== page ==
Welcome back, my greenhorn hackers!
Welcome back, my greenhorn hackers! As expected with Null Byte's dramatic growth over the last year, we have added many new aspiring hackers who are still lacking in the basics of networking. In addition, with the new "White Hat" certifications coming out shortly, the exam will require some basic networking skills and knowledge to pass.
In the first part of this series, we took a factual and technical look at the history of the Internet. I explained how all of these wires and servers got here in the first place. Obviously, a firm did not just create and build the Internet around 1995! Now that we know how the Internet came to be, we can get into the really fun stuff—what the Internet looks like now! Well, that's not quite the network design I was talking about, but it does show what the Internet looked like back in 2007 befo...
In general, hacking and information security is not just one discipline, but a number of them, and today we will look into some of the networking concepts.
You walk over to your laptop, wiggle your mouse to wake up the screen, then fire up your browser to come visit Null Byte. Catching the article about Anonymous and how they presumably will not take down the Internet, you find yourself wondering... how would someone take down the Internet? Could they even do it?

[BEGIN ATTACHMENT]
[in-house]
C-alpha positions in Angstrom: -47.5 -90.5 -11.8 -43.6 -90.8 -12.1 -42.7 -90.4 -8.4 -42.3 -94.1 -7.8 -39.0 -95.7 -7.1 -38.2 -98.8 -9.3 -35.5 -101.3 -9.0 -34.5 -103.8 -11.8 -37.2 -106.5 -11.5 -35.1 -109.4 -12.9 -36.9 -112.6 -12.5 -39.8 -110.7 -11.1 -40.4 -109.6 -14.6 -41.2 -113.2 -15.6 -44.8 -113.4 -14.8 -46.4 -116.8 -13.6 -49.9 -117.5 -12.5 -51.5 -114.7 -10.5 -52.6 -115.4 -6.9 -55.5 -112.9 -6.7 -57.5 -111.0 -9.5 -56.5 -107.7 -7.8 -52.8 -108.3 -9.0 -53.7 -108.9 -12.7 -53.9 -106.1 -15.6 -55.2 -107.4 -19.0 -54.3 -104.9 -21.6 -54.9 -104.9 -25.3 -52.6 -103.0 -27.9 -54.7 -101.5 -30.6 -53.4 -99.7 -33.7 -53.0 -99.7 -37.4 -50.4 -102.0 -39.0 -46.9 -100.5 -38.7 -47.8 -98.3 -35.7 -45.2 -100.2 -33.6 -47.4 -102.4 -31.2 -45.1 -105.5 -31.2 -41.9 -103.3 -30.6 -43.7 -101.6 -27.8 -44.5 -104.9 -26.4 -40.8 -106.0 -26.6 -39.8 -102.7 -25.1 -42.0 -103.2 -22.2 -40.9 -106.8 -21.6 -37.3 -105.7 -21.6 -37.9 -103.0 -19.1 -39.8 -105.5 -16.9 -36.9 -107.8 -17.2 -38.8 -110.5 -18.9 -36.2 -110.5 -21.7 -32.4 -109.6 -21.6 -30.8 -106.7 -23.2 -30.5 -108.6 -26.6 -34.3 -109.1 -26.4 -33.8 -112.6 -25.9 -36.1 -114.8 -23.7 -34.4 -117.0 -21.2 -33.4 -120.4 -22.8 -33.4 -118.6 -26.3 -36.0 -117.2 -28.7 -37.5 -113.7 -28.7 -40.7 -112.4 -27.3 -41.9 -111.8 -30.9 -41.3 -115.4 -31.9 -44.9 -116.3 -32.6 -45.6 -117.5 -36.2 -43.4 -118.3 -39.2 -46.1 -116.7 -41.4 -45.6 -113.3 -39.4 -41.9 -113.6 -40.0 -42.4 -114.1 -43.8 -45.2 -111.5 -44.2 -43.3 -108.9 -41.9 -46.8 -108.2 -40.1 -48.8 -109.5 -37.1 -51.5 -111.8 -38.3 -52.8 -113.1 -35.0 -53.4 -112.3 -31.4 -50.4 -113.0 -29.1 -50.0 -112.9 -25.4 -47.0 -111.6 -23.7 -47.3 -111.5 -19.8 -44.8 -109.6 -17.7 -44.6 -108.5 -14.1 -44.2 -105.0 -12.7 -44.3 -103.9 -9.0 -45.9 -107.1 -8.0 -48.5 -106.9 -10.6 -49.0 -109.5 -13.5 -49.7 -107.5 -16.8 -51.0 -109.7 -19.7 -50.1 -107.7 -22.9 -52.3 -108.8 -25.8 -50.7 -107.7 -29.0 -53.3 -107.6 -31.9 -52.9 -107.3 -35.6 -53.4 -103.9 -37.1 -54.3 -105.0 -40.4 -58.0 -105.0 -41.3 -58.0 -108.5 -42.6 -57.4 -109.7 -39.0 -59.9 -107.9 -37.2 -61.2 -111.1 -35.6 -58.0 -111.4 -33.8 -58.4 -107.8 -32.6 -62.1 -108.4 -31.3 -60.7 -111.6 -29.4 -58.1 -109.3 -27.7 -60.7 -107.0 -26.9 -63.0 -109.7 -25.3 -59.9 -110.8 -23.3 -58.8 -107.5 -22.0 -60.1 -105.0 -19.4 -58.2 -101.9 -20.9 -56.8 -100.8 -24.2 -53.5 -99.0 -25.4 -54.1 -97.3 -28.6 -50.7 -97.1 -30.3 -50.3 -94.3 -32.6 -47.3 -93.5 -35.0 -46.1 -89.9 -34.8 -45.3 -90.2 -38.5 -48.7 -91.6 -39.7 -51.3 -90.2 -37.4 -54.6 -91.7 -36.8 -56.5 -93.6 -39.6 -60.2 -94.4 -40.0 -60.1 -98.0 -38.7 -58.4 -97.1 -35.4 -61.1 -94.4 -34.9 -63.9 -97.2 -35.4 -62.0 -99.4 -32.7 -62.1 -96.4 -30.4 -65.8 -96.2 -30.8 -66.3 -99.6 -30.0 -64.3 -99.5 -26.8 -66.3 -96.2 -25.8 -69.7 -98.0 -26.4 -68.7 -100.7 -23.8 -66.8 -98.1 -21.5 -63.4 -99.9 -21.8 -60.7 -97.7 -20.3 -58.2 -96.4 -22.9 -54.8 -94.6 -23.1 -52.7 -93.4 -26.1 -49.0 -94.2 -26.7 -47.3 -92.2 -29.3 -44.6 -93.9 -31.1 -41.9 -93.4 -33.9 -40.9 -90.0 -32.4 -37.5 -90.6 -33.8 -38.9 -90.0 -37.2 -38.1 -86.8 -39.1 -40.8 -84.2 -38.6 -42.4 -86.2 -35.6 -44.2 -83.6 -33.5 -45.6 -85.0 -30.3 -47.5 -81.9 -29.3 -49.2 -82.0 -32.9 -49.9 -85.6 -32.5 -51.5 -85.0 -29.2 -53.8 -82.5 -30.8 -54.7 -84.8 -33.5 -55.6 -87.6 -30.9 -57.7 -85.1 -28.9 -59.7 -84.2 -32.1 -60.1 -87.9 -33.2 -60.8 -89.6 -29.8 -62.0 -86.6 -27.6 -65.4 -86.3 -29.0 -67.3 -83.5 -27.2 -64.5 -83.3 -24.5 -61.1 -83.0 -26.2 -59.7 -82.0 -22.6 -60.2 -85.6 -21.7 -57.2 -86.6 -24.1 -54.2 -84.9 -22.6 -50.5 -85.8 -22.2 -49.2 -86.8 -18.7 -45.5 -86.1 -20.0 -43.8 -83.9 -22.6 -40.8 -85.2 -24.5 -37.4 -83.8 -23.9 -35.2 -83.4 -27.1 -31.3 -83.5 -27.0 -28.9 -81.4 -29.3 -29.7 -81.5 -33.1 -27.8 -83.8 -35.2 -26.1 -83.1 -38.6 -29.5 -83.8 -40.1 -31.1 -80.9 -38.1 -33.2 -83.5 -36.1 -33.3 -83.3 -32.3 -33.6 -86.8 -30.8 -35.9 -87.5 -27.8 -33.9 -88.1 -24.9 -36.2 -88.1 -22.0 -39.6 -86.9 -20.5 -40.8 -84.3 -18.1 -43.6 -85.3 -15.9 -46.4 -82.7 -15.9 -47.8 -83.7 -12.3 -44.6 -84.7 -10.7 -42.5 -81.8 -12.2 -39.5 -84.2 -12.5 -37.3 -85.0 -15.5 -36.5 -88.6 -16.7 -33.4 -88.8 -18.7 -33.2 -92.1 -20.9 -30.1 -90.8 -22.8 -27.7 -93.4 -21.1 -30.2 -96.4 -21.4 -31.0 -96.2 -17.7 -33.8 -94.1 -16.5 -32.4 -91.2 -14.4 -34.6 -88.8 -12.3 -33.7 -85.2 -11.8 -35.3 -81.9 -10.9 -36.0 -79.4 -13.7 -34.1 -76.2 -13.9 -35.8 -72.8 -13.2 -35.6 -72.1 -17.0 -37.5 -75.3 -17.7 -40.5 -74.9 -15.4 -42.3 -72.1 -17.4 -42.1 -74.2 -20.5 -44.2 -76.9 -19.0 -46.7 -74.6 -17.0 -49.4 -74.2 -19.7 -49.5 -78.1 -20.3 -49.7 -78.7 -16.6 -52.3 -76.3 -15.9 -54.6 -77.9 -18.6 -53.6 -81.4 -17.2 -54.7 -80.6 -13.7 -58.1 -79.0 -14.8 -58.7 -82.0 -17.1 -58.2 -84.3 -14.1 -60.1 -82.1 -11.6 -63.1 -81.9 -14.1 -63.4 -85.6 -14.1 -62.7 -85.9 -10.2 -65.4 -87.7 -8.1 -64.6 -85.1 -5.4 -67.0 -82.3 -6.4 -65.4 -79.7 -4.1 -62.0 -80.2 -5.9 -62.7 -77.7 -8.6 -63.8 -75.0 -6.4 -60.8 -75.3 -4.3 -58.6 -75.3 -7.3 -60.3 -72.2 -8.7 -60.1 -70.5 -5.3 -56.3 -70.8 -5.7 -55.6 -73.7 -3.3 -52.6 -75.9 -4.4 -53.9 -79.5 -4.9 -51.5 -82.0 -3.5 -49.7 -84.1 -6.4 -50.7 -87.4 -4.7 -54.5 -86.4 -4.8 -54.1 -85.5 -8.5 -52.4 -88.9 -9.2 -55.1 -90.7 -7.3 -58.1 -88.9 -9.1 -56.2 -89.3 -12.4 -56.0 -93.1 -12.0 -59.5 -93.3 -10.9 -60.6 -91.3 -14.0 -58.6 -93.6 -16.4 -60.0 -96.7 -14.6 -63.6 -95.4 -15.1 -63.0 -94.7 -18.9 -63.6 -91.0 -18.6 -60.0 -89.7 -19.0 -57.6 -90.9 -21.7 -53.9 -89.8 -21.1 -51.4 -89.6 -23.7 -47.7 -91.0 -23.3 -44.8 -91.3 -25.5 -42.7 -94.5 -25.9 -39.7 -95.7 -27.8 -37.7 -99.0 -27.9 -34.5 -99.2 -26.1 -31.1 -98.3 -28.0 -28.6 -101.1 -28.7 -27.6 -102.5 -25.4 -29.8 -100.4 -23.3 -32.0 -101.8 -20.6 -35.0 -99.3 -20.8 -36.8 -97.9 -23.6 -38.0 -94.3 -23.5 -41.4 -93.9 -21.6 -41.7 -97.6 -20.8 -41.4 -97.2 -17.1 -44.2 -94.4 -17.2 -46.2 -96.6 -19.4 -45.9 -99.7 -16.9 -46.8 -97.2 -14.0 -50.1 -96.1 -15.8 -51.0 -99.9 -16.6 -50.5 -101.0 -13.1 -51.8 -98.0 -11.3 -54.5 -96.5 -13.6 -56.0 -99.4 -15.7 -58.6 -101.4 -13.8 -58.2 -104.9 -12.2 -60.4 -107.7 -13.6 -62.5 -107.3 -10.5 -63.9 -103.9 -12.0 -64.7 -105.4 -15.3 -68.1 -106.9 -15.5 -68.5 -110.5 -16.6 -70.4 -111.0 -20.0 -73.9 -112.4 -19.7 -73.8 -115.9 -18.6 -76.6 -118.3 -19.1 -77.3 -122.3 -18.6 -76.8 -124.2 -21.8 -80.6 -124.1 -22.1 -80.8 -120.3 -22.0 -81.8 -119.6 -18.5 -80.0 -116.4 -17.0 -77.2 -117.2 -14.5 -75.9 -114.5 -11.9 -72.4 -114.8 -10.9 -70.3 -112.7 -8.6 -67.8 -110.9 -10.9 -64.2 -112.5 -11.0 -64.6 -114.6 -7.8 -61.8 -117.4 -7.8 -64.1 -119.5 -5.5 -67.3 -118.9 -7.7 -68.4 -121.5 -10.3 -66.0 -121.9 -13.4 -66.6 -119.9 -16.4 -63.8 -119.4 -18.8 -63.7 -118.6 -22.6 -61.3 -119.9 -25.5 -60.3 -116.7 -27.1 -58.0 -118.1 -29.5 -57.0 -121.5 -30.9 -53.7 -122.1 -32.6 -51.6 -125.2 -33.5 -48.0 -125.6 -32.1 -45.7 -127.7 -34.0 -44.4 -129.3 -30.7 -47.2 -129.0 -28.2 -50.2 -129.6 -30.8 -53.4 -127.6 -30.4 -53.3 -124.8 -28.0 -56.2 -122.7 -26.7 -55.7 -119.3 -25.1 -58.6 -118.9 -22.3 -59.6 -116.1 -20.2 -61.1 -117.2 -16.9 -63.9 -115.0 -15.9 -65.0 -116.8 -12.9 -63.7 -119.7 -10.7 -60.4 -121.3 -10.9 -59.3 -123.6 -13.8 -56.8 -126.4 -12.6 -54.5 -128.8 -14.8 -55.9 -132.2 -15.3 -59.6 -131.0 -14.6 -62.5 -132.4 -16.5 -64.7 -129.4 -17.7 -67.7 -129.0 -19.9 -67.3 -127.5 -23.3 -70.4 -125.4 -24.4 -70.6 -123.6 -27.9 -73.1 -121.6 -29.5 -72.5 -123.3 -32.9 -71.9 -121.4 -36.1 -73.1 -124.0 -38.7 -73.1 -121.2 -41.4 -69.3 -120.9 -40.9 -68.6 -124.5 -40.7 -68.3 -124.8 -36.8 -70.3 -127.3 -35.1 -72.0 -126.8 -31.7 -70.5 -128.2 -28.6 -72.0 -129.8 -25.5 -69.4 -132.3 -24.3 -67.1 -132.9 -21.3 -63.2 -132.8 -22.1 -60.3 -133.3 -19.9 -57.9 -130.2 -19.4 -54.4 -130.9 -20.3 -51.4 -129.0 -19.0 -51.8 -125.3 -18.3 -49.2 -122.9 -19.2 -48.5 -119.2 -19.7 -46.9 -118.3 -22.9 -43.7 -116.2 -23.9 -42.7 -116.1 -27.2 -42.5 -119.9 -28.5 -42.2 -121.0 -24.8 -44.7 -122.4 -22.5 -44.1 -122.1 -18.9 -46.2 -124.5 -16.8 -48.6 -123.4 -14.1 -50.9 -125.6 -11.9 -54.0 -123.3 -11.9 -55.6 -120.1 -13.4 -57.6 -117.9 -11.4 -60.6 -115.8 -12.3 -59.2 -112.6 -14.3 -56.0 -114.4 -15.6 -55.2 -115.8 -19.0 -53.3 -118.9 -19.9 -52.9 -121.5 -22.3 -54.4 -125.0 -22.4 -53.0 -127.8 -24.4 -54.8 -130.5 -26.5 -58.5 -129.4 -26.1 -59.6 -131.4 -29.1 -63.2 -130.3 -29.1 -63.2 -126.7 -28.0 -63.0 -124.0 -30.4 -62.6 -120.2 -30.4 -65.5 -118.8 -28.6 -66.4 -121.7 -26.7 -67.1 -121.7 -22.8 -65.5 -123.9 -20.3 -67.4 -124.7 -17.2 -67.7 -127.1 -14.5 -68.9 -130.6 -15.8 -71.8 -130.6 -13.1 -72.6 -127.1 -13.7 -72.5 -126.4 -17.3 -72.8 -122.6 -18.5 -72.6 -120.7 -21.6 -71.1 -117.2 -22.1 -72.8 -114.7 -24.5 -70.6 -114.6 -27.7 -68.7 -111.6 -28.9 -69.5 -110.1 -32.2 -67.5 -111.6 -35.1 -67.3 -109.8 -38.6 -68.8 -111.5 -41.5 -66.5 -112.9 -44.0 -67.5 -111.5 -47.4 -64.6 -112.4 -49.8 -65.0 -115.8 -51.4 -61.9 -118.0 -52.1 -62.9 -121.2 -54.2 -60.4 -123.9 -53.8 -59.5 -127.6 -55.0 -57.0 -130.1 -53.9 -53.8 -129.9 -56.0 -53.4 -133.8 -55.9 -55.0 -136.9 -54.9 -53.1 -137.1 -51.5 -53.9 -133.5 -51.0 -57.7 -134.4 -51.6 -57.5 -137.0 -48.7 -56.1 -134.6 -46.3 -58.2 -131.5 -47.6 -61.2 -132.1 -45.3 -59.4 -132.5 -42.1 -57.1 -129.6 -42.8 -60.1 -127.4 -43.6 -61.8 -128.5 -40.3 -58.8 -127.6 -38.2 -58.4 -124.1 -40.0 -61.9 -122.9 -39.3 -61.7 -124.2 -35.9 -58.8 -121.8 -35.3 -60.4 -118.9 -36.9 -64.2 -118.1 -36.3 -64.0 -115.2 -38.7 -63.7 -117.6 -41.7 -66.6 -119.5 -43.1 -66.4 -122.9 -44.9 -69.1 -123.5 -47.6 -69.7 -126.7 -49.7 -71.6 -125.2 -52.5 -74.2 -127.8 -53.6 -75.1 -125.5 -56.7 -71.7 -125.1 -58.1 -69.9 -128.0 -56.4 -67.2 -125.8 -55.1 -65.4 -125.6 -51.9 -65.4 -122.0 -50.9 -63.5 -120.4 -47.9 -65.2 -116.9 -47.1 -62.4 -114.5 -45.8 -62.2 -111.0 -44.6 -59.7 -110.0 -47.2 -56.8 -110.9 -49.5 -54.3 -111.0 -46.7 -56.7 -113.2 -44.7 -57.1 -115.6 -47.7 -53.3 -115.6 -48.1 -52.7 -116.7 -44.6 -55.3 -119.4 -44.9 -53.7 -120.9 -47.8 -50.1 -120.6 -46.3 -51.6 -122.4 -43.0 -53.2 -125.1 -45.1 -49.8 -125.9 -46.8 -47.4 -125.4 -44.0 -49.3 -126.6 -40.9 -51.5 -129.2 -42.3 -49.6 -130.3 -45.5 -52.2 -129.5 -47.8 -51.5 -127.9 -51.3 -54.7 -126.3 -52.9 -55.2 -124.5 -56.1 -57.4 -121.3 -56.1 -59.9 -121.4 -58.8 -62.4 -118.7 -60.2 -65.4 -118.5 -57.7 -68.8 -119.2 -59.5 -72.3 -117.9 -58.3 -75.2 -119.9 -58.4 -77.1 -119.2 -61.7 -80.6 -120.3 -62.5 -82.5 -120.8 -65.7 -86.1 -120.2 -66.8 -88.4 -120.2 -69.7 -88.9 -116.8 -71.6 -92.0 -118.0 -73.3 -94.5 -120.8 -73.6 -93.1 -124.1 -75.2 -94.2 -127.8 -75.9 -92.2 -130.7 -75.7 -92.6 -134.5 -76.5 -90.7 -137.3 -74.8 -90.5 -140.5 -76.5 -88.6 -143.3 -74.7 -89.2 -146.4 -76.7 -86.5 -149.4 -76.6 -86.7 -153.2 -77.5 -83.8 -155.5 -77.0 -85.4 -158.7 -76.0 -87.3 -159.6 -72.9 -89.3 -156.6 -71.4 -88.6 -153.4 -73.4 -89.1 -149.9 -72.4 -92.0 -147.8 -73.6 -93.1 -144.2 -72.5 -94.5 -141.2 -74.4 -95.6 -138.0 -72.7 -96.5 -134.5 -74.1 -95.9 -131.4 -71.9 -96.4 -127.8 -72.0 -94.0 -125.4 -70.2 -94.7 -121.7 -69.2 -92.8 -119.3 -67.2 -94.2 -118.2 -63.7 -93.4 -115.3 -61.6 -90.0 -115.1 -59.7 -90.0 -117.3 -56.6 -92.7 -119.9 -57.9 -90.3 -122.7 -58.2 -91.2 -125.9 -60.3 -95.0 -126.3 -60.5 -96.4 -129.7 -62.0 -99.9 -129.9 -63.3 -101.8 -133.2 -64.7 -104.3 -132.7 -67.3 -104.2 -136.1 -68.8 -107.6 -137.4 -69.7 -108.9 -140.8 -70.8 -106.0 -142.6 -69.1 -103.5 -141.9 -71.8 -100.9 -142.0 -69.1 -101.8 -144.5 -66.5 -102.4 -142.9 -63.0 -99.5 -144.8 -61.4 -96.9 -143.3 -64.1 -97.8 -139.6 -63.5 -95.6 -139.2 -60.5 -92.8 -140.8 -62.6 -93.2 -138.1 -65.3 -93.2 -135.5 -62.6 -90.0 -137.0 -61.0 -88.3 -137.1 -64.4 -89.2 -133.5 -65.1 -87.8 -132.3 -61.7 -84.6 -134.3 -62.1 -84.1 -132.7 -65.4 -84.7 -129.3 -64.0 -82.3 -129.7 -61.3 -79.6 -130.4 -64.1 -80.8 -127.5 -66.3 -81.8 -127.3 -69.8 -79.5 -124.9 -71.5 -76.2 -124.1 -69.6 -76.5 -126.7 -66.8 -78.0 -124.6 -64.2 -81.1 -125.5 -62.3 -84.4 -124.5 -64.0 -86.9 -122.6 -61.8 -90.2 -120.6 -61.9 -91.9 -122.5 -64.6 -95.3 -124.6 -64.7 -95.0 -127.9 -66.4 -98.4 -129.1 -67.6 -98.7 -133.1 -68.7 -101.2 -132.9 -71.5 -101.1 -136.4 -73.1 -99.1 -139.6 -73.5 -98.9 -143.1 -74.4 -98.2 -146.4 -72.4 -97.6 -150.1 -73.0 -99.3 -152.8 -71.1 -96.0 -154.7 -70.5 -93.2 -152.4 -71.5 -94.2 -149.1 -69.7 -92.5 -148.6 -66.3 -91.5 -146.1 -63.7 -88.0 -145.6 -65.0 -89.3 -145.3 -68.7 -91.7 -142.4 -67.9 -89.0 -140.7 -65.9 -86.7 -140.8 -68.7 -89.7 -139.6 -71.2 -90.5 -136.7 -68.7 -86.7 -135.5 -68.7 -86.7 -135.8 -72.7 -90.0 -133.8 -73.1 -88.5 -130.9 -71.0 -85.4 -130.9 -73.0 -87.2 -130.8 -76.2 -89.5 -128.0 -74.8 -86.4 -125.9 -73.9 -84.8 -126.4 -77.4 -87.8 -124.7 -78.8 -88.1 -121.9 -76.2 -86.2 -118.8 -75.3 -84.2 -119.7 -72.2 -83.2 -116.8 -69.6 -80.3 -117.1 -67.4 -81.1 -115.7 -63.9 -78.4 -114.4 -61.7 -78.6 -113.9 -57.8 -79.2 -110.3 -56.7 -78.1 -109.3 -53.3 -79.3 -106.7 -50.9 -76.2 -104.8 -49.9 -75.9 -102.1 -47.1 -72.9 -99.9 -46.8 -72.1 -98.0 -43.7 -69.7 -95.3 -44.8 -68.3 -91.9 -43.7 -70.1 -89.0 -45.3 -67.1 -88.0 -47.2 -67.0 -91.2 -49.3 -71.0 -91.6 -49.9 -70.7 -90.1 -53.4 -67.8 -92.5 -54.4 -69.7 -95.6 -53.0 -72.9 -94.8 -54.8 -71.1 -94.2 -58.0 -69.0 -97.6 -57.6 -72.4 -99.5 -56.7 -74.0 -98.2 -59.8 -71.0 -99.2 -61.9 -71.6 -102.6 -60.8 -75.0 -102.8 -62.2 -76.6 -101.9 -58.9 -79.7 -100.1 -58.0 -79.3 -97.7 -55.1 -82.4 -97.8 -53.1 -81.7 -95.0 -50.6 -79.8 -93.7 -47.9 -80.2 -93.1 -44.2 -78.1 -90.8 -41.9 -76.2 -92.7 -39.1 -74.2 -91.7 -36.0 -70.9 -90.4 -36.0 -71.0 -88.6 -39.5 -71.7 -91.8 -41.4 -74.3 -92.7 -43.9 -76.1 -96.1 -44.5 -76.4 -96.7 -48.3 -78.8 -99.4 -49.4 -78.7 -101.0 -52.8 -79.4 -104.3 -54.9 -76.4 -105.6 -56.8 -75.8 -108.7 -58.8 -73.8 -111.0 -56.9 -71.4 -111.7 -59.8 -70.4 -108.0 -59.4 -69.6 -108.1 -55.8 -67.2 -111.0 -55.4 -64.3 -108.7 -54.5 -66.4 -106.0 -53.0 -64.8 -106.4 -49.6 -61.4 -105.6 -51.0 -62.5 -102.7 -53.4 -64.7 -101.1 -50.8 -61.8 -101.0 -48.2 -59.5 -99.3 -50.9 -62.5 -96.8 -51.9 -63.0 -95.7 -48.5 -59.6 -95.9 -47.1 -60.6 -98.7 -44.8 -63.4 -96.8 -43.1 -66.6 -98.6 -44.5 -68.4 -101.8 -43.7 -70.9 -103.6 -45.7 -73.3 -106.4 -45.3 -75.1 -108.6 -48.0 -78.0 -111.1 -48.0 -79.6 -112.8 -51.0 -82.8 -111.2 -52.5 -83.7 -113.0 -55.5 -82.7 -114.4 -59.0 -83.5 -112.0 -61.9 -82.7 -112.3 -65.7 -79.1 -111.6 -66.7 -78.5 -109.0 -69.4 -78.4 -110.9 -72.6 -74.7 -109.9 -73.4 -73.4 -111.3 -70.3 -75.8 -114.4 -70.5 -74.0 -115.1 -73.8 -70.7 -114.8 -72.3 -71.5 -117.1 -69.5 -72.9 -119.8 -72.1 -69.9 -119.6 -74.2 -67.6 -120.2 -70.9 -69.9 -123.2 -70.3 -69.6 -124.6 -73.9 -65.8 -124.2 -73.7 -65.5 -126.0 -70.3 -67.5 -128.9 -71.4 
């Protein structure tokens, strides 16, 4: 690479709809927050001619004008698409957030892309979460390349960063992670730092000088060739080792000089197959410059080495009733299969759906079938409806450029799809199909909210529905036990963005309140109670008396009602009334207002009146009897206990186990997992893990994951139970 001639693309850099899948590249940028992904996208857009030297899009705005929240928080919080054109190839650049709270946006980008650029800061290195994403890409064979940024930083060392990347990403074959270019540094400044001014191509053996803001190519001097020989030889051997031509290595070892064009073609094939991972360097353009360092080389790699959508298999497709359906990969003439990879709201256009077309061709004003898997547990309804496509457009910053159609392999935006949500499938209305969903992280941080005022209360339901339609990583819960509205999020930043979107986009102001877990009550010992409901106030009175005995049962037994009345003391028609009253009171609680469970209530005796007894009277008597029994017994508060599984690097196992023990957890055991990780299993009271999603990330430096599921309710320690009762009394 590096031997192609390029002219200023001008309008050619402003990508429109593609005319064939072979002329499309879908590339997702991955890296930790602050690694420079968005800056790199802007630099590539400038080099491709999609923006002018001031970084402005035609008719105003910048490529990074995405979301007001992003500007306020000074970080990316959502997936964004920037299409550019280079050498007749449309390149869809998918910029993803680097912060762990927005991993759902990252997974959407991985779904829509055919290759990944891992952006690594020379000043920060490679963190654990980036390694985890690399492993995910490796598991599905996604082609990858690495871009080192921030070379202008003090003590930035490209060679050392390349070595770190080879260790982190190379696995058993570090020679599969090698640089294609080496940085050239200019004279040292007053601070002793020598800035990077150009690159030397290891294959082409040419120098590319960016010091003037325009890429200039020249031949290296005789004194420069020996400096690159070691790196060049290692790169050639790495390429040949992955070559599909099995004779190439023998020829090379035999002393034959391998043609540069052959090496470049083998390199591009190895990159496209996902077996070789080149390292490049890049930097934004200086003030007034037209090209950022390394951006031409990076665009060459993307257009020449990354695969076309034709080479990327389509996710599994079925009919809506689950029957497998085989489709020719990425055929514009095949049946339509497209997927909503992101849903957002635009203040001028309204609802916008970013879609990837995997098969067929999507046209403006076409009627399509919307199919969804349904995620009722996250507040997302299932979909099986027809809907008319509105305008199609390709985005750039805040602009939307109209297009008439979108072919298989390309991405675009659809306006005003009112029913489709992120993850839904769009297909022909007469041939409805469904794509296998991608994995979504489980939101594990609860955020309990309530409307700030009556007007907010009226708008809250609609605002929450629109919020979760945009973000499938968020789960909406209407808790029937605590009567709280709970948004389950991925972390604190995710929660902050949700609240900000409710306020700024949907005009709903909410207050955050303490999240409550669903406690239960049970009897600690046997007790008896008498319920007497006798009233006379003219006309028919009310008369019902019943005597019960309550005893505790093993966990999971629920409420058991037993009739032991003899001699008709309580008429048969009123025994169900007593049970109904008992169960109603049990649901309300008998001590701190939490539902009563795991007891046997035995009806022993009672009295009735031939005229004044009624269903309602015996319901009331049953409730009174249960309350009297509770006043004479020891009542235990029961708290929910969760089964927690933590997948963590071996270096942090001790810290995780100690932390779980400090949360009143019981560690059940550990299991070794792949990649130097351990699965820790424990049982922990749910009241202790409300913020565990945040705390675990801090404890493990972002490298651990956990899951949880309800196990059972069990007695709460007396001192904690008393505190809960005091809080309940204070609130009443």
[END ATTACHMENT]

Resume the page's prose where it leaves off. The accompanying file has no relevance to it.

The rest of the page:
If you read my article on the OSI model, you got a good overview on communications from that model's perspective, but how does that relate to TCP/IP? We're going to take it a step further, getting into the idea behind the two address concept. How does an IP address and a MAC address work together? If you want to hijack sessions and all sorts of lulz like that, you need to understand these concepts. Let's get into it, mates!
Wouldn't it be nice to just sit at your buddy's house, plug into his network, and see exactly what he's doing? What if it was as easy as that? What makes packet sniffers like Wireshark such potent tools is that a majority of local area networks (LANs) are based on the shared Ethernet notion.
Imagine you're in Paris and you need to get to Versailles. Looking around for directions, you come to a cold realization—you do not speak a lick of French! How are you going to get to Versailles and what happens if there is a detour? It will be a difficult struggle, and you'd probably get lost and eventually fail. This is why it's important to know some of the country's language before taking that trip in the first place.